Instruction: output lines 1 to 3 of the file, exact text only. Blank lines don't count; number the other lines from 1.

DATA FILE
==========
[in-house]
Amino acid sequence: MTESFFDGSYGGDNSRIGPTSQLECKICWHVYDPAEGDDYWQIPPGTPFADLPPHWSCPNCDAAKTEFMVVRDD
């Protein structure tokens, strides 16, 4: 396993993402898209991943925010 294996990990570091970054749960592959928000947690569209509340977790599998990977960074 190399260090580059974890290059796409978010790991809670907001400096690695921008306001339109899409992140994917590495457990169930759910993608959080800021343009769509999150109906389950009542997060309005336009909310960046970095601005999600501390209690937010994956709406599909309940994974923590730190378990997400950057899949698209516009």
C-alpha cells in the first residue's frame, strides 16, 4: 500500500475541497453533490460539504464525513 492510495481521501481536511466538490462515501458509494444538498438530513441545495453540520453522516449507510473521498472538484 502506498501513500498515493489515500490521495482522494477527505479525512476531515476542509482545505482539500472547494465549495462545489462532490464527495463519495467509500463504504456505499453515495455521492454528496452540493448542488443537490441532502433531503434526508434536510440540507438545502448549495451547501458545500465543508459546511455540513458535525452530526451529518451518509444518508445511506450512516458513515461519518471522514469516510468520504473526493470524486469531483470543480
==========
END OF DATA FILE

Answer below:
[in-house]
Amino acid sequence: MTESFFDGSYGGDNSRIGPTSQLECKICWHVYDPAEGDDYWQIPPGTPFADLPPHWSCPNCDAAKTEFMVVRDD
């Protein structure tokens, strides 16, 4: 396993993402898209991943925010 294996990990570091970054749960592959928000947690569209509340977790599998990977960074 190399260090580059974890290059796409978010790991809670907001400096690695921008306001339109899409992140994917590495457990169930759910993608959080800021343009769509999150109906389950009542997060309005336009909310960046970095601005999600501390209690937010994956709406599909309940994974923590730190378990997400950057899949698209516009």